Brooklyn Museum Announces Top 10 Artists From ‘Go Brooklyn,’ Its Crowd-Sourced Competition [Updated With the Winners’ Artworks]

With analysis of those artists based on neighborhood stats

  • In the course of writing about “Go Brooklyn,” the Brooklyn Museum’s community-curated open studio project, The Observer was told by the museum’s curators that there would be many surprises when we saw the top 10 artists who were chosen by the public in the first part of the two-tiered art competition. Well, they just announced the top 10. And they did surprise us somewhat in that not all of them came from the neighborhoods that are most dense with artists. (Not a single artist was picked from artist-rich areas of Bushwick or Gowanus.) However, looking at the stats by neighborhood, all of the artists were in the top 20 neighborhoods with the highest number of visits during the open studios.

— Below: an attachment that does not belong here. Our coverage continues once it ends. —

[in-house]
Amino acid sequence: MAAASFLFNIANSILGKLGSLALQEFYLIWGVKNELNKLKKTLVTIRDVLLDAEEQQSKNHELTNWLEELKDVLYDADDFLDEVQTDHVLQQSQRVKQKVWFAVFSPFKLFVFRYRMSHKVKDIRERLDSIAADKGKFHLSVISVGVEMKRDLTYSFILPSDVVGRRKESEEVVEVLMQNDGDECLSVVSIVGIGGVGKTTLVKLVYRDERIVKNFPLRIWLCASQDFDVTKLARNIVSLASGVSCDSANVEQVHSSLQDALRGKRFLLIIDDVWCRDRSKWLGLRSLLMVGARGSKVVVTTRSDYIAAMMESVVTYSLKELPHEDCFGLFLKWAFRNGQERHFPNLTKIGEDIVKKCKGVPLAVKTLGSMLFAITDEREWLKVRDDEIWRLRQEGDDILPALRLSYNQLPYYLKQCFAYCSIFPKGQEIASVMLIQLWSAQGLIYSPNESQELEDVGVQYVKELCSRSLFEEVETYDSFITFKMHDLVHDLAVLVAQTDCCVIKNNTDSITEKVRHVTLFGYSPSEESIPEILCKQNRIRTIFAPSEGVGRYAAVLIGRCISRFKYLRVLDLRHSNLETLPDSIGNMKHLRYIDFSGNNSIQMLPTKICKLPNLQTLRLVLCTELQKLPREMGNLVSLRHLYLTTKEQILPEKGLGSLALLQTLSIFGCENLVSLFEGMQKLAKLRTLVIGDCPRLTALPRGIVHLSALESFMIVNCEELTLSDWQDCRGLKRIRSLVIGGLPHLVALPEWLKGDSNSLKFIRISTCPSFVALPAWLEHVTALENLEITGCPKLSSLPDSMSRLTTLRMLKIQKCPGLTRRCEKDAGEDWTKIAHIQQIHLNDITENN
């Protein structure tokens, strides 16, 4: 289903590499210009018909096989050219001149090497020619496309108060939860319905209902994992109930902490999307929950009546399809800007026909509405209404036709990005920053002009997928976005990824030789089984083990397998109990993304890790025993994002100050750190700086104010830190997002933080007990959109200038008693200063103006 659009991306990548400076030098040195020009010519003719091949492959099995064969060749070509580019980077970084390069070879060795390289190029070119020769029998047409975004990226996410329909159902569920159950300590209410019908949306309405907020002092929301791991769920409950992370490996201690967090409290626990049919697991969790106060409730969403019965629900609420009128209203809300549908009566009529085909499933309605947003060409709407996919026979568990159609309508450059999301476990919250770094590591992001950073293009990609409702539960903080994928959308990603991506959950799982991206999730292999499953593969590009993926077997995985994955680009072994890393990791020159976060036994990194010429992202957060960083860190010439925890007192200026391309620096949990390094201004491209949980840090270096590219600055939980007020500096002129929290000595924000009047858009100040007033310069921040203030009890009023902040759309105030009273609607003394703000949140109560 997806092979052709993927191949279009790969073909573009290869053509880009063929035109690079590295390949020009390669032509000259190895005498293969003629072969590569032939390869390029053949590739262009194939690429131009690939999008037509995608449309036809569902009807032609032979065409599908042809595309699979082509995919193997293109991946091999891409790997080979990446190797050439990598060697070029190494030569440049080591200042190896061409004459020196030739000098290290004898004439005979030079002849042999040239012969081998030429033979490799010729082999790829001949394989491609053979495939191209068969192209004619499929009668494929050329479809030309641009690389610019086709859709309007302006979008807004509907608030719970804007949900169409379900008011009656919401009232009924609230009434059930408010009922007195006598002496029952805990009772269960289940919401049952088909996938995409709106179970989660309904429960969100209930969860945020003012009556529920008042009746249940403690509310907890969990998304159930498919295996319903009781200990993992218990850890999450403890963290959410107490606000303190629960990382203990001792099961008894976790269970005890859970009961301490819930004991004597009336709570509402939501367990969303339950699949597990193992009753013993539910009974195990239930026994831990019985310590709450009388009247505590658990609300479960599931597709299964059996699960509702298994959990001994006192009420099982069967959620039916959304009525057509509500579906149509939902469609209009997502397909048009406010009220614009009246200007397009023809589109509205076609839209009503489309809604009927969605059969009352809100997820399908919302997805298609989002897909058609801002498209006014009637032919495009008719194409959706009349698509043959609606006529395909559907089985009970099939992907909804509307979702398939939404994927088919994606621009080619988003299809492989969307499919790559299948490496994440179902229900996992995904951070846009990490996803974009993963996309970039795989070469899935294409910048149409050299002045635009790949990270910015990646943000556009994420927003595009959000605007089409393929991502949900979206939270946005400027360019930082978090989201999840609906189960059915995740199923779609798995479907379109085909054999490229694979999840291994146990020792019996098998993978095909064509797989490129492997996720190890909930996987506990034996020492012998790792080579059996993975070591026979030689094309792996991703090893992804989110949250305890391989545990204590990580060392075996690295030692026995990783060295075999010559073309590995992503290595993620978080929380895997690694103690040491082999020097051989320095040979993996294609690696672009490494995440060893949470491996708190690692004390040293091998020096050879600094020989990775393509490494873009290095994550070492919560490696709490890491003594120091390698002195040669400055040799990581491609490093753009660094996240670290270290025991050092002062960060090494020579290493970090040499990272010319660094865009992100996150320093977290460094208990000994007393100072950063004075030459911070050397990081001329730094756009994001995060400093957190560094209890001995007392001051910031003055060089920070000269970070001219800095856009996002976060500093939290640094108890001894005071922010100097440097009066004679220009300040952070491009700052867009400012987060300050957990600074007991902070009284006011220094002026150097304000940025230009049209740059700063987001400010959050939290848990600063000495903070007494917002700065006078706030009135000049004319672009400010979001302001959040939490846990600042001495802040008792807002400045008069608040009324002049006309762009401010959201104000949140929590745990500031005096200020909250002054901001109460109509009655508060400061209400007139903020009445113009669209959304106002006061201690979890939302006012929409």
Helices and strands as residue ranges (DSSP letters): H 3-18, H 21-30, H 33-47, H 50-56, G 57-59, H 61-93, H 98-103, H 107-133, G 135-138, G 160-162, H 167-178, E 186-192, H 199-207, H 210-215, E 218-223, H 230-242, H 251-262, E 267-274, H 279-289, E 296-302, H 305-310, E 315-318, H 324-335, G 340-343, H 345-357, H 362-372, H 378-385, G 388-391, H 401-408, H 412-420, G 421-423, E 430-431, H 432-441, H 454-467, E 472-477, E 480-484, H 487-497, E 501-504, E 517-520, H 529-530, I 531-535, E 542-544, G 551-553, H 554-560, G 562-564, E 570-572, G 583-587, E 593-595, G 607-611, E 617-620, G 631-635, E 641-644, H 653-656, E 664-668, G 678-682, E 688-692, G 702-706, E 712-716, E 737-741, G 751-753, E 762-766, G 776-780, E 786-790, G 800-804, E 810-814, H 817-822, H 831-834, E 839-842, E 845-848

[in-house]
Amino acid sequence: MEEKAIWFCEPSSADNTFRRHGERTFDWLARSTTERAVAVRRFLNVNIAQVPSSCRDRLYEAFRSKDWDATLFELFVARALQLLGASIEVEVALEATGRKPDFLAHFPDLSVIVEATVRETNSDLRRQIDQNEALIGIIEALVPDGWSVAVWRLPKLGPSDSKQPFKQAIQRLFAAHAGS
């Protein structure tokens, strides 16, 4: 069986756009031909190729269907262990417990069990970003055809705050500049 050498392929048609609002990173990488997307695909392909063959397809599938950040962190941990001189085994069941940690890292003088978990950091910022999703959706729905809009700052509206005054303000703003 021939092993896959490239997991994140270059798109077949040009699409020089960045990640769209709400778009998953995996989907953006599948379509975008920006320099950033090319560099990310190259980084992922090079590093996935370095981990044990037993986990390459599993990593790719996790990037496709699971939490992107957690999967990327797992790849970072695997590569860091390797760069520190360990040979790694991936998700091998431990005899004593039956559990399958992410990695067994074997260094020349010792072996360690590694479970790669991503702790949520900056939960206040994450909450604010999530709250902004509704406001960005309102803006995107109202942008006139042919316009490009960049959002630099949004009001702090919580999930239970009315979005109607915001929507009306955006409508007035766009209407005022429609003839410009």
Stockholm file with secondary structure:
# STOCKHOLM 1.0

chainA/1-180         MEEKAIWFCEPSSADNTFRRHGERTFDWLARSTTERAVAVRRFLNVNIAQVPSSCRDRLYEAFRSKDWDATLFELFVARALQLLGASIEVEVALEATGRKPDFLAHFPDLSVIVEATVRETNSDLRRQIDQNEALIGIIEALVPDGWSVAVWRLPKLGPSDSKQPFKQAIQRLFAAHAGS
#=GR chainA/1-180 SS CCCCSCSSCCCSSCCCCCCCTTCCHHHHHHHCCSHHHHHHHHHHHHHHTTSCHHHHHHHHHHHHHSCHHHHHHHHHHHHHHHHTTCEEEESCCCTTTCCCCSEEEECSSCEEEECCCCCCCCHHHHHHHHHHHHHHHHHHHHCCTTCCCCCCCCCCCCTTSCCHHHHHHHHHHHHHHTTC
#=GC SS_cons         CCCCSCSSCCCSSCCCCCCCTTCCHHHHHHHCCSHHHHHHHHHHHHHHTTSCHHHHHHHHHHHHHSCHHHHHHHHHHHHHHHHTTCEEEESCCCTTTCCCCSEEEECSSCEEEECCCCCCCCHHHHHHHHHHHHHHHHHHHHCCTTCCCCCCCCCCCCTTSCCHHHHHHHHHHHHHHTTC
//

>> Click to read The Observer‘s report on how Go Brooklyn came together.

    Here is the list:

    Aleksander Betko, Cobble Hill
    Prune Nourry, Boerum Hill
    Naomi Safran-Hon, Prospect Heights
    Adrian Coleman, Fort Greene
    Eric Pesso, Ditmas Park
    Oliver Jeffers, Boerum Hill
    Jonathan Blum, Park Slope
    Yeon Ji Yoo, Red Hook
    Gabrielle Watson, Crown Heights
    Kerry Law, Greenpoint

    Update: Wednesday, Sept. 26, 4:00 p.m.: With all of the concern over whether or not artist-density in of the various neighborhoods would affect the voting, we thought it would be helpful to look at the top ten artists in light of the average number of check-ins for their respective neighborhoods.

    Looking at the numbers a little more closely—the “Stats by Neighborhood” provided on the Go Brooklyn site—here’s what we found. Eight of the 10 finalists came from neighborhoods that were in the top 10 neighborhoods in terms of the average number of check-ins per studio. Fort Greene proved to have the most popular studios, with an average of 56.4 visits per location. Boerum Hill, which supplied two of the top 10 finalists, came in second, averaging 53 visits per studio. In the slide show above, we take a look that shows the neighborhood’s place with respect to average check-ins per studio, beginning with the highest.

    In a follow-up post, we’ll take a closer look at the artists themselves.